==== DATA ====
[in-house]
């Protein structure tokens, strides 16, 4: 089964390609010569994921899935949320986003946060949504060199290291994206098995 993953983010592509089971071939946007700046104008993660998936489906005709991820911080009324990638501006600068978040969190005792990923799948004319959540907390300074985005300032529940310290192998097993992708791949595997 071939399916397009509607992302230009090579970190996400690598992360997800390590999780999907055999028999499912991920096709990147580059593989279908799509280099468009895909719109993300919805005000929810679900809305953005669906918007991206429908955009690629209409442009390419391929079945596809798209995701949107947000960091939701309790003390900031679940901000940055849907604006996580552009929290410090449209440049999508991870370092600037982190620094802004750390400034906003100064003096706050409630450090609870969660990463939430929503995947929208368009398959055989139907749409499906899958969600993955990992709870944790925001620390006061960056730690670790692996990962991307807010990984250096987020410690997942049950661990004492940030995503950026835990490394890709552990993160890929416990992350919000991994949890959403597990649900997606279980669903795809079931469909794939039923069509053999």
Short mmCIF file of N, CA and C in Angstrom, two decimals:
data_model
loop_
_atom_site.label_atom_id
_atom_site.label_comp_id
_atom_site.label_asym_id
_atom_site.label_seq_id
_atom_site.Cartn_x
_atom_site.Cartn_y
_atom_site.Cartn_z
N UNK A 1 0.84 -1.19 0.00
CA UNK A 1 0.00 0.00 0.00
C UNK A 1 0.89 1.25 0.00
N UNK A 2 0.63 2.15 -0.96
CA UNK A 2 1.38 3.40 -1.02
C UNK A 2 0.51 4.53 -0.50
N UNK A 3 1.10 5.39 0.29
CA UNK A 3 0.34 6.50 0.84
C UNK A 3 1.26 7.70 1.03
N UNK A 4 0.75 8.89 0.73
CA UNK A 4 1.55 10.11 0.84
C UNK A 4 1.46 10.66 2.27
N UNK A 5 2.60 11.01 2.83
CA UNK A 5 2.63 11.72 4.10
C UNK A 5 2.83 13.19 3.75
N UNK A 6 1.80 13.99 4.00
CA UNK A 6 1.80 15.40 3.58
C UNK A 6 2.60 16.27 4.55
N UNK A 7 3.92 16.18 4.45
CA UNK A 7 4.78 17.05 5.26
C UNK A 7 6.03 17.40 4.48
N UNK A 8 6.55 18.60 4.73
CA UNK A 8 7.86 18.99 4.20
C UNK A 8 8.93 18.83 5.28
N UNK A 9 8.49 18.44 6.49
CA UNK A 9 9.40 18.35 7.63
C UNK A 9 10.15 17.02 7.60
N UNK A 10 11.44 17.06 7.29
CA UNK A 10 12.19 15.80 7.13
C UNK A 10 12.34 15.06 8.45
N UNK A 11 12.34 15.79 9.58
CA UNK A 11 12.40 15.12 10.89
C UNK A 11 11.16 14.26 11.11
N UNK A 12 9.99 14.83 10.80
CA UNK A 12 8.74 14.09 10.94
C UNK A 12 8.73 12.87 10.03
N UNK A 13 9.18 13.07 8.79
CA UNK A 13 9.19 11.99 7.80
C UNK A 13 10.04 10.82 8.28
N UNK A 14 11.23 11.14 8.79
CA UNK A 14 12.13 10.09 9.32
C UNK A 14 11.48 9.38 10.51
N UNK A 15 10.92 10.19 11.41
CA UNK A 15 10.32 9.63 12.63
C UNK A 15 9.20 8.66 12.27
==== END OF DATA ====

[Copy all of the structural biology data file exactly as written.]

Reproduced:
[in-house]
């Protein structure tokens, strides 16, 4: 089964390609010569994921899935949320986003946060949504060199290291994206098995 993953983010592509089971071939946007700046104008993660998936489906005709991820911080009324990638501006600068978040969190005792990923799948004319959540907390300074985005300032529940310290192998097993992708791949595997 071939399916397009509607992302230009090579970190996400690598992360997800390590999780999907055999028999499912991920096709990147580059593989279908799509280099468009895909719109993300919805005000929810679900809305953005669906918007991206429908955009690629209409442009390419391929079945596809798209995701949107947000960091939701309790003390900031679940901000940055849907604006996580552009929290410090449209440049999508991870370092600037982190620094802004750390400034906003100064003096706050409630450090609870969660990463939430929503995947929208368009398959055989139907749409499906899958969600993955990992709870944790925001620390006061960056730690670790692996990962991307807010990984250096987020410690997942049950661990004492940030995503950026835990490394890709552990993160890929416990992350919000991994949890959403597990649900997606279980669903795809079931469909794939039923069509053999």
Short mmCIF file of N, CA and C in Angstrom, two decimals:
data_model
loop_
_atom_site.label_atom_id
_atom_site.label_comp_id
_atom_site.label_asym_id
_atom_site.label_seq_id
_atom_site.Cartn_x
_atom_site.Cartn_y
_atom_site.Cartn_z
N UNK A 1 0.84 -1.19 0.00
CA UNK A 1 0.00 0.00 0.00
C UNK A 1 0.89 1.25 0.00
N UNK A 2 0.63 2.15 -0.96
CA UNK A 2 1.38 3.40 -1.02
C UNK A 2 0.51 4.53 -0.50
N UNK A 3 1.10 5.39 0.29
CA UNK A 3 0.34 6.50 0.84
C UNK A 3 1.26 7.70 1.03
N UNK A 4 0.75 8.89 0.73
CA UNK A 4 1.55 10.11 0.84
C UNK A 4 1.46 10.66 2.27
N UNK A 5 2.60 11.01 2.83
CA UNK A 5 2.63 11.72 4.10
C UNK A 5 2.83 13.19 3.75
N UNK A 6 1.80 13.99 4.00
CA UNK A 6 1.80 15.40 3.58
C UNK A 6 2.60 16.27 4.55
N UNK A 7 3.92 16.18 4.45
CA UNK A 7 4.78 17.05 5.26
C UNK A 7 6.03 17.40 4.48
N UNK A 8 6.55 18.60 4.73
CA UNK A 8 7.86 18.99 4.20
C UNK A 8 8.93 18.83 5.28
N UNK A 9 8.49 18.44 6.49
CA UNK A 9 9.40 18.35 7.63
C UNK A 9 10.15 17.02 7.60
N UNK A 10 11.44 17.06 7.29
CA UNK A 10 12.19 15.80 7.13
C UNK A 10 12.34 15.06 8.45
N UNK A 11 12.34 15.79 9.58
CA UNK A 11 12.40 15.12 10.89
C UNK A 11 11.16 14.26 11.11
N UNK A 12 9.99 14.83 10.80
CA UNK A 12 8.74 14.09 10.94
C UNK A 12 8.73 12.87 10.03
N UNK A 13 9.18 13.07 8.79
CA UNK A 13 9.19 11.99 7.80
C UNK A 13 10.04 10.82 8.28
N UNK A 14 11.23 11.14 8.79
CA UNK A 14 12.13 10.09 9.32
C UNK A 14 11.48 9.38 10.51
N UNK A 15 10.92 10.19 11.41
CA UNK A 15 10.32 9.63 12.63
C UNK A 15 9.20 8.66 12.27